Monday, May 9, 2011

Stop 14: Kentucky Derby Cake

I know that at the end of the last post I said I would make the New Jersey ice box cake next, but I guess I lied.  The Kentucky Derby came along and I just couldn't pass up the chance to make a cake called the Kentucky Derby Cake that was soaked in a bourbon sugar syrup.  Who could pass that up?  Of course, then I realized that I needed an occasion at which the cake would be eaten and since bringing a bourbon-soaked cake to a middle school seemed wrong, I threw an accidental party.  It was accidental because more people said they'd attend than I expected.  It was a party because we played Apples to Apples.  And there was cake.

This cake was based on a traditional derby pie, which I guess is chock full of nuts, chocolate and fatty goodness.  Brown took that recipe and translated into a "rich buttermilk cake glazed with chocolate and candied nuts that should keep us safely beyond the reach of the long arm of the law."  The cake was pretty easy to make, though there were a few different steps to it that made it seem complicated.  It has nuts in it as well as on it.  The recipe starts by toasting the nuts to be baked into the cake (the cake has nuts and chocolate chips in it).  Then you make the cake, which is a buttermilk-y, egg-filled bundt of goodness.  

While it's baking (at Brown's ever-favorite 335 degrees), you make the candied nuts, which involves making sugar syrup.  I should probably have made the sugar syrup earlier, but in true me-fashion, I don't read recipes in advance!!  To make the nuts, you mix the walnuts (or pecans, your choice), sugar syrup, salt, turbinado sugar, and bourbon together and bake them for a while.  While those are baking, you might as well go ahead and make the syrup you're going to drench the cake in.  That calls for butter, sugar, water and more bourbon!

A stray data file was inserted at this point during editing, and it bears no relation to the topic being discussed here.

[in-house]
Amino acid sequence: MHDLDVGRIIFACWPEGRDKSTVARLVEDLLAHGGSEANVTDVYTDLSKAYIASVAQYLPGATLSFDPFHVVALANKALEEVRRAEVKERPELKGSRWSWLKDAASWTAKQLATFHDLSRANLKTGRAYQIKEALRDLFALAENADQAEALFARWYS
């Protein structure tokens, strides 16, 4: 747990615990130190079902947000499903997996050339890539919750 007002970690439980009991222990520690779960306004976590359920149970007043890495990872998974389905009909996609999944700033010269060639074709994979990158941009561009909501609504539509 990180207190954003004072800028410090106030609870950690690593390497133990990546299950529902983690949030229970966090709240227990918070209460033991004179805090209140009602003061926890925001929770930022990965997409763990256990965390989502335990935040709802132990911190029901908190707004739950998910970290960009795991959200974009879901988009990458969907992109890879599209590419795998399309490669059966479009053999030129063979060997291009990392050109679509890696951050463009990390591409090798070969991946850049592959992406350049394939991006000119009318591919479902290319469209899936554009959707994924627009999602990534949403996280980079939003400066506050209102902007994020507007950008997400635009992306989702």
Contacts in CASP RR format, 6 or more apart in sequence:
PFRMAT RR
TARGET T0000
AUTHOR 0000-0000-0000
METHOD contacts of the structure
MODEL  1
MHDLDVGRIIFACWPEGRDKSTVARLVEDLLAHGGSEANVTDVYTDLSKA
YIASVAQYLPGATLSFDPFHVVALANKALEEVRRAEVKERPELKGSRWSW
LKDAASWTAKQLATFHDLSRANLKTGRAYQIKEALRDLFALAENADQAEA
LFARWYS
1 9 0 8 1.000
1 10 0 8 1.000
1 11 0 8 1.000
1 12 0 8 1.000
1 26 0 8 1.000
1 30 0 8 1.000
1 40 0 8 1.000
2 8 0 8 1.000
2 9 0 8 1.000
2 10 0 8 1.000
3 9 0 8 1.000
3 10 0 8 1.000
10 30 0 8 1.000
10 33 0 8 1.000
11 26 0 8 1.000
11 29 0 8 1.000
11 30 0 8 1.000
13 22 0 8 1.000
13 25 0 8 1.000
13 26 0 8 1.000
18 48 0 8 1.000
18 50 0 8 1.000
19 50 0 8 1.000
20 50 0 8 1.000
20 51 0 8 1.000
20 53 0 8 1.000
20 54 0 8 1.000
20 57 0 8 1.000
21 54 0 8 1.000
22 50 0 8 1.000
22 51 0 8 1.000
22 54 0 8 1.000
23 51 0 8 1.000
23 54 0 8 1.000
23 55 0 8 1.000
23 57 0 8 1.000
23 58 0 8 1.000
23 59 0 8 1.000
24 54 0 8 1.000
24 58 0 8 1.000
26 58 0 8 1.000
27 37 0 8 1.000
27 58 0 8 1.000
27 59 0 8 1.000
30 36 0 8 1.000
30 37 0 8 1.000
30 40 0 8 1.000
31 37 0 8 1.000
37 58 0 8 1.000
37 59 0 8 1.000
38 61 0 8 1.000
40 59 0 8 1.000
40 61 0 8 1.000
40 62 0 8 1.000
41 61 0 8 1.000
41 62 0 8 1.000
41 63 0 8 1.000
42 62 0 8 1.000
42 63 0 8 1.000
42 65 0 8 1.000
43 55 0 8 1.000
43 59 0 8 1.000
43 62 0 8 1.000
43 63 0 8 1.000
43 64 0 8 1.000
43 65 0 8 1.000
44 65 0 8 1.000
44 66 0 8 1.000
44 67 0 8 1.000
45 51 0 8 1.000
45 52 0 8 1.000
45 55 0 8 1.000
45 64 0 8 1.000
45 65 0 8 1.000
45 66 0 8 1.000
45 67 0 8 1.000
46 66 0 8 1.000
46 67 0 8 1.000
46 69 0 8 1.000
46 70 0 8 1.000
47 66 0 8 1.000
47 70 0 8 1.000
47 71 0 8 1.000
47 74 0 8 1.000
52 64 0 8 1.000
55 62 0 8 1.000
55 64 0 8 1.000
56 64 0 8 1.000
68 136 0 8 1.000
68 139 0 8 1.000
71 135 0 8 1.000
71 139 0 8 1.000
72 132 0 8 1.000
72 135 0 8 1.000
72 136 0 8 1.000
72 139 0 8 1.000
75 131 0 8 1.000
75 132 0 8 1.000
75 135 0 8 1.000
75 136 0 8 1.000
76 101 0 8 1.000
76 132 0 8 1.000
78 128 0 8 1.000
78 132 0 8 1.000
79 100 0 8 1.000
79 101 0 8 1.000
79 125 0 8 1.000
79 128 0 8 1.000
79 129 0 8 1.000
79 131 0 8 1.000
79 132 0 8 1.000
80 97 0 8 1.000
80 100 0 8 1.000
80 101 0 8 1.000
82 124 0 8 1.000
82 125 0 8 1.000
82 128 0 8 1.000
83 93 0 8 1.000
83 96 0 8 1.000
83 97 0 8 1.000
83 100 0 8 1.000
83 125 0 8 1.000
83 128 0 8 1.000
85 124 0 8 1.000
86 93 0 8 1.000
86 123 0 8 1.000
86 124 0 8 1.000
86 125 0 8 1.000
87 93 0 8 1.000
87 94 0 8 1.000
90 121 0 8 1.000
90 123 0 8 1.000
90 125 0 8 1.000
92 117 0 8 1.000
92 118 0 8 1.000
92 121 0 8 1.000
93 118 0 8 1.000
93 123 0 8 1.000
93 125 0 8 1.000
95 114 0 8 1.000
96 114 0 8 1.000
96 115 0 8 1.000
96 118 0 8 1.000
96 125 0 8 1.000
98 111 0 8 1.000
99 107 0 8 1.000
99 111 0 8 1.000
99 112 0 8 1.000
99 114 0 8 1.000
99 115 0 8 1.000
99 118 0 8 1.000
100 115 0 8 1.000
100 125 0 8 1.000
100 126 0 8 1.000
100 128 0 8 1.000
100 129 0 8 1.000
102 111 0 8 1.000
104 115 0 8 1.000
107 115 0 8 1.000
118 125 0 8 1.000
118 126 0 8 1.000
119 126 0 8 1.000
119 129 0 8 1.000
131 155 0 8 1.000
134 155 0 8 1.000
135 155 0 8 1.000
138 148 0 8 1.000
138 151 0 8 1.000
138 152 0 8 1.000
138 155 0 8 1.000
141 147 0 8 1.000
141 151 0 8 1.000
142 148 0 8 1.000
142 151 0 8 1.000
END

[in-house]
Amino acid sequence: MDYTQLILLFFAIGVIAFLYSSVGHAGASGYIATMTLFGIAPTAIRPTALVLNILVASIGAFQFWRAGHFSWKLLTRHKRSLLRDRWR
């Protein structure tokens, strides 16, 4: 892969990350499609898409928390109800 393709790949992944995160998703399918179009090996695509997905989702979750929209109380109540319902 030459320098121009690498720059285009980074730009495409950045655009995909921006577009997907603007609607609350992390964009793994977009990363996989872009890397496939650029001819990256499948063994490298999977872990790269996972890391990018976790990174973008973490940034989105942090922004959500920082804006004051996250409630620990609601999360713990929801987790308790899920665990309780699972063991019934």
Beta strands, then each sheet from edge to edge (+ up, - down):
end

Brown didn't specify whether the syrup was supposed to be poured on the cake while it was hot or after it was cooled, so I did it when the cake had been out of the oven for a while, but was still a bit warm.  Here is the biggest piece of advice I can offer you about this cake: DO NOT ATTEMPT TO MOVE THE CAKE AFTER SOAKING IT IN SYRUP.  Yeah, I did that and I almost lost the entire thing.  I managed to save it and luckily, there was a chocolate glaze to cover the cracks with.  The chocolate glaze was the only thing involved in this cake that didn't have bourbon in it, by the way.  

So, after all the steps and all the recipes and all the bourbon, the cake was beautiful.  Eventually, the house was also clean and the people arrived (with food!), and the derby party, sans horses and races, started and was a marvelous success!  The cake was quite tasty, incredibly rich and definitely vault-worthy.


Next Stop: Massachusetts Boston Cream Pie (with a stop in chocolate peanut butter paradise)!

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